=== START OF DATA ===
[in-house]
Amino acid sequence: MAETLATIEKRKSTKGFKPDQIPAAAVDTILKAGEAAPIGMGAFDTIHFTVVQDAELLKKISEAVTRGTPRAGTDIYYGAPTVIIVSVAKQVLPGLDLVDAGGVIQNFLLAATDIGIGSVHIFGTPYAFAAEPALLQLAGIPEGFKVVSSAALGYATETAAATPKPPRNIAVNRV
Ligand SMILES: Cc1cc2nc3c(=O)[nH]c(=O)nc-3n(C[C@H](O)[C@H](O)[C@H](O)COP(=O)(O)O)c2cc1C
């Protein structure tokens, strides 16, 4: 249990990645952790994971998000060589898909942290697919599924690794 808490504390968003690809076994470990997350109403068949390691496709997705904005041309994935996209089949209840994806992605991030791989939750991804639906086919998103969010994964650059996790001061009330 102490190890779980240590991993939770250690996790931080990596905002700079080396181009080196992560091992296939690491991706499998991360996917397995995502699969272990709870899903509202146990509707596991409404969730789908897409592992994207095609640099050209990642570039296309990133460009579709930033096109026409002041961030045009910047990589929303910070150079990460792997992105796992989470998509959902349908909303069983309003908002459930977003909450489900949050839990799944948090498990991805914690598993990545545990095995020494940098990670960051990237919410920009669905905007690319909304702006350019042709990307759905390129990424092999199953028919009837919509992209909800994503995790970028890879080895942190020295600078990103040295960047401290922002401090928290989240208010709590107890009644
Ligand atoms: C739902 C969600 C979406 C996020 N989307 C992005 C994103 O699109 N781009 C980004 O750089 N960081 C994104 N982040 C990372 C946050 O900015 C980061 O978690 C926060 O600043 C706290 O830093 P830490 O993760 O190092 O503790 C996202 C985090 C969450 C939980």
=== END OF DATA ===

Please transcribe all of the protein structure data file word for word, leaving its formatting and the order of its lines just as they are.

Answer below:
[in-house]
Amino acid sequence: MAETLATIEKRKSTKGFKPDQIPAAAVDTILKAGEAAPIGMGAFDTIHFTVVQDAELLKKISEAVTRGTPRAGTDIYYGAPTVIIVSVAKQVLPGLDLVDAGGVIQNFLLAATDIGIGSVHIFGTPYAFAAEPALLQLAGIPEGFKVVSSAALGYATETAAATPKPPRNIAVNRV
Ligand SMILES: Cc1cc2nc3c(=O)[nH]c(=O)nc-3n(C[C@H](O)[C@H](O)[C@H](O)COP(=O)(O)O)c2cc1C
């Protein structure tokens, strides 16, 4: 249990990645952790994971998000060589898909942290697919599924690794 808490504390968003690809076994470990997350109403068949390691496709997705904005041309994935996209089949209840994806992605991030791989939750991804639906086919998103969010994964650059996790001061009330 102490190890779980240590991993939770250690996790931080990596905002700079080396181009080196992560091992296939690491991706499998991360996917397995995502699969272990709870899903509202146990509707596991409404969730789908897409592992994207095609640099050209990642570039296309990133460009579709930033096109026409002041961030045009910047990589929303910070150079990460792997992105796992989470998509959902349908909303069983309003908002459930977003909450489900949050839990799944948090498990991805914690598993990545545990095995020494940098990670960051990237919410920009669905905007690319909304702006350019042709990307759905390129990424092999199953028919009837919509992209909800994503995790970028890879080895942190020295600078990103040295960047401290922002401090928290989240208010709590107890009644
Ligand atoms: C739902 C969600 C979406 C996020 N989307 C992005 C994103 O699109 N781009 C980004 O750089 N960081 C994104 N982040 C990372 C946050 O900015 C980061 O978690 C926060 O600043 C706290 O830093 P830490 O993760 O190092 O503790 C996202 C985090 C969450 C939980």